2. There is a lack of similarity between different processes. — While the lack of similarity between processes does increase the difficulty of using SISs, it does not remove the responsibility for ensuring the safe operation of the process at all times. If it is difficult to automate, why would we expect that the operator is going to find it easier to make the right decisions during a complicated transition? In fact, the very lack of similarity between processes is a reason to work out the transition in advance and to make sure the safety systems remain in effect.

At the same time, there are similarities in the control strategies for different processes and we will show that there are ways to deal with them in a consistent manner.

3. There is a lack of similarity between process-transition operation and steady-state operation. — While in many processes, the majority of time is spent at steady state, the more dangerous times are during transitions when variables are changing rapidly and the process is in conditions that the BPCS was not designed to handle. For example, controller tuning may not be adequate for loops during the transitional period. What we are really challenging is the practice of letting the operator do it, because it is difficult to create a SIS that would handle transitions. Exceptions to this are those applications where strict prescriptive standards are applied, such as NFPA 85 and 86. 

If we do our job correctly, the time spent on writing and properly training operators in a seldom-used start-up procedure could be better spent on properly designing the SIS to handle transition routines. A properly engineered SIS should consistently outperform a stressed group of operators. We will show later that by using advances in programming technology, it is possible to simplify the design and validation.

4. The process-transition operation is more affected by operational subjectivity and procedures than steady-state operation. — Again, we are allowing “difficult” as an excuse to give up on safety. In reality, the same level of operational input is required to write the procedures needed for a transition routine as to write an automated SIS. There are two real difficulties for getting proper input from operations. 

First is the sequence of project steps. It is difficult to get operational input at the software design phase, but less difficult at the procedure writing stage. To do it right, operations must be involved throughout the project.

Second is the lack of communication tools between the operations group and the software design group. It is not easy to translate the needs of process operations into usable SIS code.

5. Because the transition is sequential and dynamic, timing of process steps and interlock changes are critical. — The dynamic behavior of a process is the very reason that it should be automated. It requires a robust simulation routine with the participation of process and operations personnel. However, the idea that we leave such a routine to a written procedure reduces the dependability of an independent protection layer. Since simulation is very difficult with a manual procedure, automation with proper simulation tools is the better answer.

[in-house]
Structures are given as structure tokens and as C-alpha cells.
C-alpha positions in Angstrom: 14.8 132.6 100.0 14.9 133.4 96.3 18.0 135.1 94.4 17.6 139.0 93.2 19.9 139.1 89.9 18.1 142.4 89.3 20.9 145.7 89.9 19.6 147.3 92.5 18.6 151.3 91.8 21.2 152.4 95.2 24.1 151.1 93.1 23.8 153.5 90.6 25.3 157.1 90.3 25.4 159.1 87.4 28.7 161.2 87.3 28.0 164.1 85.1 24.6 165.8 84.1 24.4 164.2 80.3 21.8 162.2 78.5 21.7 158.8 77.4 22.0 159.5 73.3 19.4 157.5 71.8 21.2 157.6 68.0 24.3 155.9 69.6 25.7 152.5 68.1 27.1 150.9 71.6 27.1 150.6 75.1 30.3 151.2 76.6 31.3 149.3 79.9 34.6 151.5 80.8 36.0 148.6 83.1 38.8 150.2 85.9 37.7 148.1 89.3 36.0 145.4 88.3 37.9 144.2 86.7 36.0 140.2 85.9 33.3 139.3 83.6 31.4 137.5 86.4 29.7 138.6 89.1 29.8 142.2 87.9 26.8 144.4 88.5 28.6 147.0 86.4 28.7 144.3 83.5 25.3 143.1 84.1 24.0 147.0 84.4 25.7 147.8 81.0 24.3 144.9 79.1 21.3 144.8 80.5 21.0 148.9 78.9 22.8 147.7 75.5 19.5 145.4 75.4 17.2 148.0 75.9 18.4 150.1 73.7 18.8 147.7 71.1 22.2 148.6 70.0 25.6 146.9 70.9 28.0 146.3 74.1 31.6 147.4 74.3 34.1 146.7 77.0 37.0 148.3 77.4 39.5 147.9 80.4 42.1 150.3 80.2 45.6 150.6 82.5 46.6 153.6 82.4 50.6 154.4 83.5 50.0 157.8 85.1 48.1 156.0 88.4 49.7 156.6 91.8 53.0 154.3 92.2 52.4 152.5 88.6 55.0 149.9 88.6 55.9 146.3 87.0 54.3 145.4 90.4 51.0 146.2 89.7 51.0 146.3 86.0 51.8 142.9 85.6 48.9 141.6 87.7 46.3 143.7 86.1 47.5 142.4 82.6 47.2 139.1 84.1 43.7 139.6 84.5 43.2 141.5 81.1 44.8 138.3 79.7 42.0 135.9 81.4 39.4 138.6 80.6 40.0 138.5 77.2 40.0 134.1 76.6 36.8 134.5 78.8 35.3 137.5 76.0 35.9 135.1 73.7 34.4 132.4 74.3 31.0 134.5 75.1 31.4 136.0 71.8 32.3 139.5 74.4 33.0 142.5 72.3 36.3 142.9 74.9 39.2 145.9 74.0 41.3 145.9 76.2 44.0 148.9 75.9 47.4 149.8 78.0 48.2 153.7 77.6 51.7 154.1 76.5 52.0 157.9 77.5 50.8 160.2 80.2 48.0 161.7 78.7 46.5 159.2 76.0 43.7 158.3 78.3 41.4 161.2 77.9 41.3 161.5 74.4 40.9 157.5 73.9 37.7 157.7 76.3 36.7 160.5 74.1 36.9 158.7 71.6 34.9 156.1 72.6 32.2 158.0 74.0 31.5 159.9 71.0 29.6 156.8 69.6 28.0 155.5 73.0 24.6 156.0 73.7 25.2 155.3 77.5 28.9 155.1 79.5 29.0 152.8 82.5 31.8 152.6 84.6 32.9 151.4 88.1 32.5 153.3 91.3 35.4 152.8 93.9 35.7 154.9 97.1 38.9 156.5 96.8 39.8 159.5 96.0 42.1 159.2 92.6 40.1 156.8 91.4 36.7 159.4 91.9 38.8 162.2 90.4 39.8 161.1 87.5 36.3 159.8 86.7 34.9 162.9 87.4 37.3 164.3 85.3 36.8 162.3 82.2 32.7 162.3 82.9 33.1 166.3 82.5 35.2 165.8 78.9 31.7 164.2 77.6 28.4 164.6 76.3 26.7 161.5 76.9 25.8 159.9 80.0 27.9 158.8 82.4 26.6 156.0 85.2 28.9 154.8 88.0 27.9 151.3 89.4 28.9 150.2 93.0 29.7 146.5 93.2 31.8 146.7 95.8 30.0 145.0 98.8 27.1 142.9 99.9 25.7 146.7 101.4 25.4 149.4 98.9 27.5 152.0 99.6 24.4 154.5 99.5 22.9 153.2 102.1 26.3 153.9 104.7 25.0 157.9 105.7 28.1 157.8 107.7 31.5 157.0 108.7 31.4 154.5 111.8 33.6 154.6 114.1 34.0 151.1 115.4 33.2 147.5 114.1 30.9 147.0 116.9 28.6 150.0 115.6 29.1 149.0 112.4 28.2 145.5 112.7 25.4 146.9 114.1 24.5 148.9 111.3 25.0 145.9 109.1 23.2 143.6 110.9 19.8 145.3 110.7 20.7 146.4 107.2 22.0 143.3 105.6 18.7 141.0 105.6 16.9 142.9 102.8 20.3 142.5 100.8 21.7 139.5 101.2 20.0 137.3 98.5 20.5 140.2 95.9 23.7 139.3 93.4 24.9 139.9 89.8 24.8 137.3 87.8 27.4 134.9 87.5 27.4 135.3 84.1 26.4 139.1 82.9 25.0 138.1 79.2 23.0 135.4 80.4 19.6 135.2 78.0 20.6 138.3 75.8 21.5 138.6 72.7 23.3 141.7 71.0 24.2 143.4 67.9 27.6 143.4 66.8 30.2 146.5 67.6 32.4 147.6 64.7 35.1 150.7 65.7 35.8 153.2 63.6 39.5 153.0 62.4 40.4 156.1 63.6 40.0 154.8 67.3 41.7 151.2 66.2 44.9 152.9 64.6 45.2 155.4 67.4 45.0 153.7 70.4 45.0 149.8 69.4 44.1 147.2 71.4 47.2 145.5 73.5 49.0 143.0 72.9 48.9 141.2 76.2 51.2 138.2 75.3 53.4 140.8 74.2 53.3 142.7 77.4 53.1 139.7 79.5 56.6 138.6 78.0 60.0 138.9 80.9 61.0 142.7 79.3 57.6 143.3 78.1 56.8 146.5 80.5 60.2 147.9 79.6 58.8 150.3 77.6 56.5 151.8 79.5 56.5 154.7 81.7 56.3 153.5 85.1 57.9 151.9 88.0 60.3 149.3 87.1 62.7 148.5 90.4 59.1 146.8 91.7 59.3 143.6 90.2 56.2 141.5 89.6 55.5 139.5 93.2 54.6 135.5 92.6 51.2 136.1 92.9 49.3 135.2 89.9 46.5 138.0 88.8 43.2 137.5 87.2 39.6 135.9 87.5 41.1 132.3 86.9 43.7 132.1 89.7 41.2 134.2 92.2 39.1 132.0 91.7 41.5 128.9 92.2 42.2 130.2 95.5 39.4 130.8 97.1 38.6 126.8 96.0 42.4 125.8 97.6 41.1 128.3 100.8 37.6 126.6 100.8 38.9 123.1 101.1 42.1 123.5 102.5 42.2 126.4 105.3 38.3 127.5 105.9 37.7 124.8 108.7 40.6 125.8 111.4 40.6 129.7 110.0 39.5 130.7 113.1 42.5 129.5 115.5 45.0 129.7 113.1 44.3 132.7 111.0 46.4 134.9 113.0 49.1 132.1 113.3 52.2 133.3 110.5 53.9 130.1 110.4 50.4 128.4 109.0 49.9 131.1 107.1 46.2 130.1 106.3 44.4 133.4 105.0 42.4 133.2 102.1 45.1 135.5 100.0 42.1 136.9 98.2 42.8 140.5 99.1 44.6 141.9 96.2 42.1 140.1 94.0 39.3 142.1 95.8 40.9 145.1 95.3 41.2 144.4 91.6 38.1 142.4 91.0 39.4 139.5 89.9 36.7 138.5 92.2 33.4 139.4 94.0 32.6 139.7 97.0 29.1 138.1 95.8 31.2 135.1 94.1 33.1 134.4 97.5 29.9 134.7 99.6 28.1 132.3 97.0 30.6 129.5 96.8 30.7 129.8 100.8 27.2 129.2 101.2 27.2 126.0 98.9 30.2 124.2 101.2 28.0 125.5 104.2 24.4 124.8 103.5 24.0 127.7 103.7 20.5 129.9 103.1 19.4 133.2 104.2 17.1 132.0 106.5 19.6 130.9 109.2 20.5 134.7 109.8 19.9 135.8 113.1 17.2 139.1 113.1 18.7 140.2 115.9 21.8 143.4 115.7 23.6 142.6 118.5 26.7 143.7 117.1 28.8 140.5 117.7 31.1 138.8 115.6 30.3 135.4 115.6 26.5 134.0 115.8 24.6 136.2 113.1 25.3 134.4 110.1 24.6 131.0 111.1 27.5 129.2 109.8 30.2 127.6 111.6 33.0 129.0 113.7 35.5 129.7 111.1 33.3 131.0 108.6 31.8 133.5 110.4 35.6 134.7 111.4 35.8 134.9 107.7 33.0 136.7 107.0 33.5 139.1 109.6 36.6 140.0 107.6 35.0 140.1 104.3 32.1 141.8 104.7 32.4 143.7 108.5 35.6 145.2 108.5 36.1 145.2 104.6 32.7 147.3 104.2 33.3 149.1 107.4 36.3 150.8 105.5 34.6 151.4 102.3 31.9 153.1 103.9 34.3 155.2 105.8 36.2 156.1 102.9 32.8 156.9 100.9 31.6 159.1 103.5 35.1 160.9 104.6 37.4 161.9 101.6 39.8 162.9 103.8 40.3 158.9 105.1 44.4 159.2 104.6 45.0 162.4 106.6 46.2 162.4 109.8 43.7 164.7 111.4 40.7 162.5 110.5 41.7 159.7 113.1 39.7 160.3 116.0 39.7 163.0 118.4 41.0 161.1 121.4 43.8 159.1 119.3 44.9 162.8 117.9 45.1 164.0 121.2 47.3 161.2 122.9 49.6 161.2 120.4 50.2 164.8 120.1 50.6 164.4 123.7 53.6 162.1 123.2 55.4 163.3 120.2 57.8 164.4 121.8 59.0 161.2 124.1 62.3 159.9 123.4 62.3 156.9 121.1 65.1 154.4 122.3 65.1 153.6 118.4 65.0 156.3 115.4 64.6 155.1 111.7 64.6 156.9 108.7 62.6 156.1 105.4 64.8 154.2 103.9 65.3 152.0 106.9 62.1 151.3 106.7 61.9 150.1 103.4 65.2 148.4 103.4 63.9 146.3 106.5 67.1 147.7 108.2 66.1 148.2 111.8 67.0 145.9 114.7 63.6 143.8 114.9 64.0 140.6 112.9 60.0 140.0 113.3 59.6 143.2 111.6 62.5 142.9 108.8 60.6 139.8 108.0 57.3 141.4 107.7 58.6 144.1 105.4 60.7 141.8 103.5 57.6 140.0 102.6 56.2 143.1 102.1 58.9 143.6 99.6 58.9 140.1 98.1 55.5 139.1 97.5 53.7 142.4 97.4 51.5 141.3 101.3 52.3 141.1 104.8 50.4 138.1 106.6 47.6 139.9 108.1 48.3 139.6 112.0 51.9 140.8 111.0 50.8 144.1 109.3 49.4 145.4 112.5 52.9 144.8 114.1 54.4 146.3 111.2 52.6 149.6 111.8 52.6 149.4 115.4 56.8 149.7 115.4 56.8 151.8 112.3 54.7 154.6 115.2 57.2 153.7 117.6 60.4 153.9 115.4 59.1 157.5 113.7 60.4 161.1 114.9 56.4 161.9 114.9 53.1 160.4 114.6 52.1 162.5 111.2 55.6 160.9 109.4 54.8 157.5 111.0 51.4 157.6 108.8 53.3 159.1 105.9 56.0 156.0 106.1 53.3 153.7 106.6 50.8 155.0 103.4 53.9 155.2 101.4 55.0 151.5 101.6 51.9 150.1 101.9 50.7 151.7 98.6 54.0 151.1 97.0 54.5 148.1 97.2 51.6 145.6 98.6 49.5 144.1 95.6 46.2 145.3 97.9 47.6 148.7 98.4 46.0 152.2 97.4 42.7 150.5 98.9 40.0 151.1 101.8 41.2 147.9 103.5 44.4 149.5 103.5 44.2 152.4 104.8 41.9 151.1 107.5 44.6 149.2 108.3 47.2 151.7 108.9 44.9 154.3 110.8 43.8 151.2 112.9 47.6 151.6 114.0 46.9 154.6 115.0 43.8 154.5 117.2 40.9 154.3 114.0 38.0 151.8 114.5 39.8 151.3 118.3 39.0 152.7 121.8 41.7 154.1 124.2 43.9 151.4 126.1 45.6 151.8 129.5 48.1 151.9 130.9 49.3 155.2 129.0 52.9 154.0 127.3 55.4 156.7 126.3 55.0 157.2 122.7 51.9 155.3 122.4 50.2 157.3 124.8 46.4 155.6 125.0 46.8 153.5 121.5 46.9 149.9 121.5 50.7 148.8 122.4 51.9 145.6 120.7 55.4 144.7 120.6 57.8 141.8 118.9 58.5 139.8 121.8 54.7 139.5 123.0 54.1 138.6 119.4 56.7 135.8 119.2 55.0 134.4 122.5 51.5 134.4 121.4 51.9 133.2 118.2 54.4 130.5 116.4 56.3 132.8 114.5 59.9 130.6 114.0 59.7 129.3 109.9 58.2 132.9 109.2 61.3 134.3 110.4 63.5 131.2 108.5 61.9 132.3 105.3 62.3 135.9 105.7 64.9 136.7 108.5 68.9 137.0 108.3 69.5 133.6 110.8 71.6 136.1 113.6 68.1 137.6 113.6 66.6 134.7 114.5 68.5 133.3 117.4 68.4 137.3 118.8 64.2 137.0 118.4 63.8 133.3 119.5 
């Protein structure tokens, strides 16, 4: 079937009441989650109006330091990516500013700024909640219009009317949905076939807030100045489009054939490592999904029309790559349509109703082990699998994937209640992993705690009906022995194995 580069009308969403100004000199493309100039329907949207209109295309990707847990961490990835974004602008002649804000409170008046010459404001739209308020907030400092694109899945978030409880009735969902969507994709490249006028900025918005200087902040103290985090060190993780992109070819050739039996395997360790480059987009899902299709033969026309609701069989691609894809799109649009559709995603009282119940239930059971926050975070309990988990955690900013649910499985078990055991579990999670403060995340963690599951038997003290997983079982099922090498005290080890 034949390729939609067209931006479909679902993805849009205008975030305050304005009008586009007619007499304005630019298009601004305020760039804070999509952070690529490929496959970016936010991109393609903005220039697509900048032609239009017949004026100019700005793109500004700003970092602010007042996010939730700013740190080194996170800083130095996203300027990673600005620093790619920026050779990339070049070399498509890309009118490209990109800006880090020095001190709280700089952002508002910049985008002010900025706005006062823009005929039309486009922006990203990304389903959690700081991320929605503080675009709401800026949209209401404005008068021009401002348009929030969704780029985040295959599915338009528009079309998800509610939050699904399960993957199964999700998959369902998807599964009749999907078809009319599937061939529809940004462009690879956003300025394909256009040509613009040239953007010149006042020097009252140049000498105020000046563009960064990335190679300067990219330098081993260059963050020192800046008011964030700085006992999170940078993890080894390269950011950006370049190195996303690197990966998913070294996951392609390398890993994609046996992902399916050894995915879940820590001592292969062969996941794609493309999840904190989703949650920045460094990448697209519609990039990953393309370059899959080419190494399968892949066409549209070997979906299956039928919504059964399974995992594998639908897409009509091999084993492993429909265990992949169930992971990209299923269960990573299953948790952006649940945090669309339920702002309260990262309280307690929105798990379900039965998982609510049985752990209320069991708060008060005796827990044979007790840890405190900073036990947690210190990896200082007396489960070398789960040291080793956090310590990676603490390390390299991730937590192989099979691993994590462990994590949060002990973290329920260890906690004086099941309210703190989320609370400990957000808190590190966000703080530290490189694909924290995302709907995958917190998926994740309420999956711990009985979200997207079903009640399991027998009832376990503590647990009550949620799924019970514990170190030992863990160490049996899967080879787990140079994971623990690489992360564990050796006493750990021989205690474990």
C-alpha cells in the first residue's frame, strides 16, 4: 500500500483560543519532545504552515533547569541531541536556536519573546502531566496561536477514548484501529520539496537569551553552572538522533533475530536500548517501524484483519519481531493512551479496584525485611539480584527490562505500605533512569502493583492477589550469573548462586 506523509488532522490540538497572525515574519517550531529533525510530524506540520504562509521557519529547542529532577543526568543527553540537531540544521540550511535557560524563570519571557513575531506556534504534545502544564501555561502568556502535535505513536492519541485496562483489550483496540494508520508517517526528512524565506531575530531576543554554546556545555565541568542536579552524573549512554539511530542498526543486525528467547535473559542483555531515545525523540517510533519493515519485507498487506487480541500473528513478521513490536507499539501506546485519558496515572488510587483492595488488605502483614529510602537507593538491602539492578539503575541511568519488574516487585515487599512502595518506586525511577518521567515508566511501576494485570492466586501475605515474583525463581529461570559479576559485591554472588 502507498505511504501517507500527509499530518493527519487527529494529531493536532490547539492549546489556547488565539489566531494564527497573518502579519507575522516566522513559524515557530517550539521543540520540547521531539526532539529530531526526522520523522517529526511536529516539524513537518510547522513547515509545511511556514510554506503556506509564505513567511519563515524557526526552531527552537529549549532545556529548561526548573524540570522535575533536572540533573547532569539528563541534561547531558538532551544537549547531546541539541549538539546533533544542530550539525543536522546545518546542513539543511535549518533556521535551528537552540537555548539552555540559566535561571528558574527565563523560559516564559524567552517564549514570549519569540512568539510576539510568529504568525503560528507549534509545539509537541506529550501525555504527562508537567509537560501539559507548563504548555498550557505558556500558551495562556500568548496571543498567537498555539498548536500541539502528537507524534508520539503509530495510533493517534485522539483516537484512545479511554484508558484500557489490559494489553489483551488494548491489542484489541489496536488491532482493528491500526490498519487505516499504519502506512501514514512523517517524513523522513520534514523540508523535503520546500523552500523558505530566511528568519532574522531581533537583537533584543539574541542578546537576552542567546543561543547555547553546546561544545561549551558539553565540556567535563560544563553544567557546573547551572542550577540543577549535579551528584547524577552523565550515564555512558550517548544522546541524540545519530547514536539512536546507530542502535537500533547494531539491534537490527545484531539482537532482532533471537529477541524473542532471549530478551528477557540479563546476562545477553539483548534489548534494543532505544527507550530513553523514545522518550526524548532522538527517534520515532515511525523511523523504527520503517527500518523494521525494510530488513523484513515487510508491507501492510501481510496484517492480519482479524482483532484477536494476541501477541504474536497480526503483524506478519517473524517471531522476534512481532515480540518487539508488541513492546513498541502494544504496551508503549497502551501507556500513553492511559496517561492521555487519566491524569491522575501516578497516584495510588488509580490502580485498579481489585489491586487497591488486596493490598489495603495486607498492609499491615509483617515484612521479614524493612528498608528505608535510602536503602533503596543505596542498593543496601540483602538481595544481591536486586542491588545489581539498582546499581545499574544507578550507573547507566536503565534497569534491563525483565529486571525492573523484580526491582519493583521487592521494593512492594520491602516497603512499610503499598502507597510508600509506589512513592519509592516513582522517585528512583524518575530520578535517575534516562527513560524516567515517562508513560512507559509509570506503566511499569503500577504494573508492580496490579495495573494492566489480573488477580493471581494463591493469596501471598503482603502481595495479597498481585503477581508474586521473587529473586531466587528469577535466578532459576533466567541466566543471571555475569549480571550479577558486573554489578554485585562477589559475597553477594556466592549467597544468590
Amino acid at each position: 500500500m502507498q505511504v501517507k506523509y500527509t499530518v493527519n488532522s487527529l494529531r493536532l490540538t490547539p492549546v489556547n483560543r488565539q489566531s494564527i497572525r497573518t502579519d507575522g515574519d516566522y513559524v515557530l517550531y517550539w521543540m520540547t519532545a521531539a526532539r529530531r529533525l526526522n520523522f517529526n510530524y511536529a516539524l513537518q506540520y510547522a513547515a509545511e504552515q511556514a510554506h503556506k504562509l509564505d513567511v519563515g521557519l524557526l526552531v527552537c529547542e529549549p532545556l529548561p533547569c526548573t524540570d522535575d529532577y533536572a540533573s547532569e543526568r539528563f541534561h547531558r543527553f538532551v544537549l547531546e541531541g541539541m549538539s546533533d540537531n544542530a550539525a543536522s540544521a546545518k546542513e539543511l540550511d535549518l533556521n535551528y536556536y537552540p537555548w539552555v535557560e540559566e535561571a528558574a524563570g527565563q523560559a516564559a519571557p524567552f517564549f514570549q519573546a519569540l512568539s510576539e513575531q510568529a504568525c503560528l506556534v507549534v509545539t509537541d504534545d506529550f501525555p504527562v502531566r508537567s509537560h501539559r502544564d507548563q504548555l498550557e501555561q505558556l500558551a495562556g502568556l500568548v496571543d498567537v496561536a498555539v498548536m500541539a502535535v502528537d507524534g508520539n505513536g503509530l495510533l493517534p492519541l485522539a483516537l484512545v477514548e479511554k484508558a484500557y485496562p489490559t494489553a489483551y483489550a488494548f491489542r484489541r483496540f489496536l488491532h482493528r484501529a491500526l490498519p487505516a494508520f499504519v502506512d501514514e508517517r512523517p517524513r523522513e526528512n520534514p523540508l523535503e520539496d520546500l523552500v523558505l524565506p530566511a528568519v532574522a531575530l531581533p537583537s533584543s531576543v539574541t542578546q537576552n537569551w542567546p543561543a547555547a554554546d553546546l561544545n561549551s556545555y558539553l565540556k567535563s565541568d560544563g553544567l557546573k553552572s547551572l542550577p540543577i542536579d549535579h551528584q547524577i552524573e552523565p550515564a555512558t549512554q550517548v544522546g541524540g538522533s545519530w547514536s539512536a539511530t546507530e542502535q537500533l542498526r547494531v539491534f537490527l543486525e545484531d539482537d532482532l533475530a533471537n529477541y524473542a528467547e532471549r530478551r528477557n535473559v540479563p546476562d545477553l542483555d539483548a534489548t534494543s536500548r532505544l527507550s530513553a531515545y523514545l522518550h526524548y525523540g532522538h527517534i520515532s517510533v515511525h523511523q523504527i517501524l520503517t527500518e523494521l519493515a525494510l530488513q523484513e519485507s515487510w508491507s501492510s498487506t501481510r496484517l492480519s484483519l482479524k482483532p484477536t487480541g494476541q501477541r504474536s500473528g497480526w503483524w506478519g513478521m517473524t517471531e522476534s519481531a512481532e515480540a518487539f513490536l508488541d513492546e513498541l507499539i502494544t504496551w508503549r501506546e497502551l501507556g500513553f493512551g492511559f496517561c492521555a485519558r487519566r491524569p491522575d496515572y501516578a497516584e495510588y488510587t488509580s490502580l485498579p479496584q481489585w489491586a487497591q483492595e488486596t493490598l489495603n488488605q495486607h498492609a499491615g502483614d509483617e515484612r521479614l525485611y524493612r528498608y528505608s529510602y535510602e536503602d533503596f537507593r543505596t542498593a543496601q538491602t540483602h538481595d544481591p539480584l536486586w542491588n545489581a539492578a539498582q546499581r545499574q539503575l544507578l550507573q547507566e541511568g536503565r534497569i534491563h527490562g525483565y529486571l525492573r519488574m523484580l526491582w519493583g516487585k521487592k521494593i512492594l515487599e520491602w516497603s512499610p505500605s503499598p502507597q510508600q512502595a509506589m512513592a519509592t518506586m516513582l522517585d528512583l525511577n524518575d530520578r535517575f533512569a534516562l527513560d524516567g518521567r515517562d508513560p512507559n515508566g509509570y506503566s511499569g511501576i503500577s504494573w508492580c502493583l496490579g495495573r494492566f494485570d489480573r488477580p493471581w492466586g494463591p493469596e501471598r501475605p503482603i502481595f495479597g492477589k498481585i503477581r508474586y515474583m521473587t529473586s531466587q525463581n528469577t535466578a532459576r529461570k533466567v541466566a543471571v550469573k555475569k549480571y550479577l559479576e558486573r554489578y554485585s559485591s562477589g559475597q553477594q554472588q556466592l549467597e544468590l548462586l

Sequence requirements

Two things are required to define and automate permissive sequences adequately:

● Thorough knowledge of the process and its operation, and
● A set of tools to handle dynamic safety logic.

In the design of SISs, operations management traditionally gets involved in the early stages for the process hazard analysis (PHA) and again during design review to ensure the operational capability of the final design. Operations people are then given the completed unit to start up. Therefore, the bulk of the design data is based on process information that traditionally has been at steady-state conditions. To automate safety functions during critical process transitions, operations must supply significant input along with basic process data during the software design stage. 

It is difficult to get the attention of operations people on an ongoing basis. In addition, the operations group and the software design team come from different backgrounds and use different terminology, making it more difficult to communicate the needs of the software design team effectively. Anyone who has gone through a design review with operations, sifting through stacks of ladder logic diagrams, will understand the challenge. 

However, if process safeguards are to remain intact during process transitions, it is essential to understand the process that operations will follow, and understand what is practical to expect in the real world. If the safeguards are not implemented in a “reasonable” manner, it is likely that they may be bypassed during actual operation.

Therefore, one of the first steps is to find a common language of communication between the operational and engineering personnel. 

A traditional way of looking at process shutdown logic has been with a cause-and-effect diagram. The cause-and-effects matrix was originally derived from Safe Charts in API RP 14C for offshore platforms and is commonly used in the process safety industry for documenting safety requirements. In a cause-and-effects diagram, a set of process deviations, or causes, is listed in rows down the left side and a set of process responses, or effects, is listed in columns across the top. The intersection cell in the matrix defines the relationship between the cause and the effect.

The cause-and-effect diagram has become very popular among process safety professionals because it is an easy method to bridge communication gaps in the SIS design team. The diagram is an easy way for those familiar with the process and operations to understand the logic being implemented in the safety system. Once the cause-and-effect relationships have been examined and agreed to, they can be translated into the safety system program.